Keywords:
chitosan; SnO2; hybrid; nanostructures; room temperature; humidity sensor

1. Introduction

Organic conductive polymers are used in many varied applications [1,2,3]. Due to their extended π-conjugation of the polymer chain by alternating double bond–single bond structure, partial oxidation causes variations in electrical conduction with the formation of charges on their chains [4]. In this way, some, including polyaniline (PAni), polypyrrole (PPy), and polythiophene (Pth), form chemoresistive surfaces with their special molecular structures [5,6,7]. They alter their electrical conductance when they are exposed to some gases. They have many advantages: ease of construction, optimum performance at room temperature, low power consumption, rapid and reversible adsorption/desorption kinetics, low toxicity, and high dependency on analyte concentration compared to inorganic materials [8].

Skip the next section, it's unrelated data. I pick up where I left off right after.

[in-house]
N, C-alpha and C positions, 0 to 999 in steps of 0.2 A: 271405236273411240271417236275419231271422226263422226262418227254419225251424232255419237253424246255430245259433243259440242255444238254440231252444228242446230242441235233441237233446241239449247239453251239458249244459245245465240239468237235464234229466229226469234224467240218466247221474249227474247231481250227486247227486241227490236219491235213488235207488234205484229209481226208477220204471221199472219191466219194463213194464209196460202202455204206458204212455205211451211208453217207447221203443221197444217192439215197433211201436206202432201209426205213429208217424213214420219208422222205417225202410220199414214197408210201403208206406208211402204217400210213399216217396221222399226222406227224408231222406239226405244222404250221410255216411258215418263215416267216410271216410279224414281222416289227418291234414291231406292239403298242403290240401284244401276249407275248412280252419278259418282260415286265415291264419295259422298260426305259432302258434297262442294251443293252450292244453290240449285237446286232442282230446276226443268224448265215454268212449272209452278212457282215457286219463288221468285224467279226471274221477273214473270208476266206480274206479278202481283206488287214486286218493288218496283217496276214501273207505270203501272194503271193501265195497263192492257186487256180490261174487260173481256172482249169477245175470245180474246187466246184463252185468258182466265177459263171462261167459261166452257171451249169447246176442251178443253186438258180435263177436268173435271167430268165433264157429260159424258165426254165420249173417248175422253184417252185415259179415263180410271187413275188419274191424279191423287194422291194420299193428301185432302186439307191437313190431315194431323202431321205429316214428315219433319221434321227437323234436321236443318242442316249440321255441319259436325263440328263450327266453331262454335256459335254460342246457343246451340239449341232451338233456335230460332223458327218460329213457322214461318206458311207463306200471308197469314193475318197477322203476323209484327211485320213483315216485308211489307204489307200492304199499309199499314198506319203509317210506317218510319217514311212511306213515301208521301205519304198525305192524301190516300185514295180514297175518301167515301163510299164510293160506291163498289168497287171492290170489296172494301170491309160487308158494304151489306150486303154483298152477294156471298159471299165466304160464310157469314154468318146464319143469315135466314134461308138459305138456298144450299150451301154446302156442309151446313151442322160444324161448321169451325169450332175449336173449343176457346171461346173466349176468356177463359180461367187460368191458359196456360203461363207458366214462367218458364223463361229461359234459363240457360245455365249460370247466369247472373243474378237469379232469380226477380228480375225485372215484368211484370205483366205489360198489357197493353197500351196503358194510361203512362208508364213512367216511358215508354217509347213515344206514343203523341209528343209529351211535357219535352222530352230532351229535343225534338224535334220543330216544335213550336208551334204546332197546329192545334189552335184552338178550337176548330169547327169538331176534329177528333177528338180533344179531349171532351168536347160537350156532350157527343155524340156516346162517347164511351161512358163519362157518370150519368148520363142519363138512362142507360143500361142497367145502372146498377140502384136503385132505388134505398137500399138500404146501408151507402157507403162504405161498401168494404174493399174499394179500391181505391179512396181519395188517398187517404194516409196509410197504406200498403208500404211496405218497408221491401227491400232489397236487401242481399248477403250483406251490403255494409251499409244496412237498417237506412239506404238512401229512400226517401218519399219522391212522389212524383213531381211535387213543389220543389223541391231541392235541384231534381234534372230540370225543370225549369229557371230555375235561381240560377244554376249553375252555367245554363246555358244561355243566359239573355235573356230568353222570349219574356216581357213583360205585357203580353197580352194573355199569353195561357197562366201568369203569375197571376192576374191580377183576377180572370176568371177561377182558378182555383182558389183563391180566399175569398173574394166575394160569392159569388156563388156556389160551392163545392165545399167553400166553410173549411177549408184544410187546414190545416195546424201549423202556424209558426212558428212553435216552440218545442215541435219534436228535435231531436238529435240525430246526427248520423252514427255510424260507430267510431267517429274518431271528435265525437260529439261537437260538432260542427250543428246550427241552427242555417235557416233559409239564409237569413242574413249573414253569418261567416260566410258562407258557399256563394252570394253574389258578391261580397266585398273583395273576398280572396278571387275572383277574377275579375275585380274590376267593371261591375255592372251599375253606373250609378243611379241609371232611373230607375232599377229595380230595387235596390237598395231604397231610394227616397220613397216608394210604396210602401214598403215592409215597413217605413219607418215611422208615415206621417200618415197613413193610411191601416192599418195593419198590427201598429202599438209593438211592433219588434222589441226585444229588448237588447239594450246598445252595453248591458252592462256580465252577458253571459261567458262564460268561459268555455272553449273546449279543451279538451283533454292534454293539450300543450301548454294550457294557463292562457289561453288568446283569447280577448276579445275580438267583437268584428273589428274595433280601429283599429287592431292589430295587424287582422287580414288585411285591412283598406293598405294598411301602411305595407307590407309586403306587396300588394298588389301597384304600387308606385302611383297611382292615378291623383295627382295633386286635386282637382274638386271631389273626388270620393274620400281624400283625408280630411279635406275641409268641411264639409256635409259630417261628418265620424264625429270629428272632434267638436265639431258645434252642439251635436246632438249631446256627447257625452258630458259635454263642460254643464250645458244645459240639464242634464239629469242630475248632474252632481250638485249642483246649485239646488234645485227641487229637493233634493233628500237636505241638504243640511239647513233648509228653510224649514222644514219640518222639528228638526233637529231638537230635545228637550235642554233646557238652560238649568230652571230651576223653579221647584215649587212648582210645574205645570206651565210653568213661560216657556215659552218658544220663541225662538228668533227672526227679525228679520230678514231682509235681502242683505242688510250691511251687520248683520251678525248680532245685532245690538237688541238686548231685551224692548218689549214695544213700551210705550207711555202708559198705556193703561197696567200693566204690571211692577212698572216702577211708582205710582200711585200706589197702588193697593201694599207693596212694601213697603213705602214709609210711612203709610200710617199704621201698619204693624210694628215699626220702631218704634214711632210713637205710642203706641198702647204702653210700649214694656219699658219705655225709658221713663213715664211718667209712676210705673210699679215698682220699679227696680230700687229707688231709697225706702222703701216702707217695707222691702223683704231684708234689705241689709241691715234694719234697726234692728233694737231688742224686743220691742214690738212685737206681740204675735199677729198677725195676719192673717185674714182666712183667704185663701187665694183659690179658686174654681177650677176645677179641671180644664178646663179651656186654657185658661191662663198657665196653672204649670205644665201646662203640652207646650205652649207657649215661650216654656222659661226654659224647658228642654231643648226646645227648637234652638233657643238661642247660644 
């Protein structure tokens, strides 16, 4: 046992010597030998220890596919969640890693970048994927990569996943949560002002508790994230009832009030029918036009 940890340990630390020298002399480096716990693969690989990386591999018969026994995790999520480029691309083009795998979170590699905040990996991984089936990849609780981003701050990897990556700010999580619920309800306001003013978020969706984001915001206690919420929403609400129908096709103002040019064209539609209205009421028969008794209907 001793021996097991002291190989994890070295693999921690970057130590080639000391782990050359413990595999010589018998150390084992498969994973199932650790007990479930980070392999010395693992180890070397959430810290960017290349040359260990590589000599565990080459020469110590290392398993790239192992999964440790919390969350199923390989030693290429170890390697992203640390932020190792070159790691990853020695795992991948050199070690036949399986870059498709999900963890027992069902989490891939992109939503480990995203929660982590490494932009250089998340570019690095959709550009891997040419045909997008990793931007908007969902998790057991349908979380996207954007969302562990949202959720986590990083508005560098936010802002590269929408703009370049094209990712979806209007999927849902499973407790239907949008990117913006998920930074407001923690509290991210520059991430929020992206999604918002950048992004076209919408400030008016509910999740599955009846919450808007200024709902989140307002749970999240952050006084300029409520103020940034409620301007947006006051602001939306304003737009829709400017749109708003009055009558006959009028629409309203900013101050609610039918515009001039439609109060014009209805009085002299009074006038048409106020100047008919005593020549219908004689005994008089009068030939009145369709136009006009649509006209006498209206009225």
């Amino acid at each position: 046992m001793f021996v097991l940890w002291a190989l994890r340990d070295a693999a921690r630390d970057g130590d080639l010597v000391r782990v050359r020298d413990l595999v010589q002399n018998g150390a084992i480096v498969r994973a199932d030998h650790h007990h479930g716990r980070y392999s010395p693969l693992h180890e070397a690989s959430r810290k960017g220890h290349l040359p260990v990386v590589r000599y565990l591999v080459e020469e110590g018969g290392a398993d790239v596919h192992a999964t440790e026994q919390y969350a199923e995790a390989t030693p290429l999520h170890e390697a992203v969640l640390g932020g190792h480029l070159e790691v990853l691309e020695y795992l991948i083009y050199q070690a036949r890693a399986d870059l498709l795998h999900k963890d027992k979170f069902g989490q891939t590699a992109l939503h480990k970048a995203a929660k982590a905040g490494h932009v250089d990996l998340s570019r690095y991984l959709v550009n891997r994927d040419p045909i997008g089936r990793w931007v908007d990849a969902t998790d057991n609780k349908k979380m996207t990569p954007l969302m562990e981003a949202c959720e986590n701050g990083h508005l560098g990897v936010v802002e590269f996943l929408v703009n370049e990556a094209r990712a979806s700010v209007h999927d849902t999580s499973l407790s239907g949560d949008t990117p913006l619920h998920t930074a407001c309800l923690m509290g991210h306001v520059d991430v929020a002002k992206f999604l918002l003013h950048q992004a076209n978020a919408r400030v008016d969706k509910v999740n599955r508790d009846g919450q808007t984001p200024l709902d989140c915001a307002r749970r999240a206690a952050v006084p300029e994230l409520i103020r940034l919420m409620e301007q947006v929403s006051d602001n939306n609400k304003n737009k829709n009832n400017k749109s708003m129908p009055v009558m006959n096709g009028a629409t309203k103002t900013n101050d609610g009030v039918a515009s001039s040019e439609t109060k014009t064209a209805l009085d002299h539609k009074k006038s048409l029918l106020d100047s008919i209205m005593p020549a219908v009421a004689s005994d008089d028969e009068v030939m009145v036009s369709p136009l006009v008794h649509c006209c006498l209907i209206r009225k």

Chitosan is a well-known polymer formed by repeating units of 1,4-linked 2-deoxy-2-amine glucose. It has noteworthy properties such as film-forming ability, biocompatibility, biodegradability, hydrophilicity, and, importantly, non-toxicity. The main feature that makes it favorable is the use of chitin, one of the most abundant polysaccharides in nature, as source material [9]. Many studies are currently working on chitosan-derivative products because of their sustainable, eco-friendly, and economic benefits.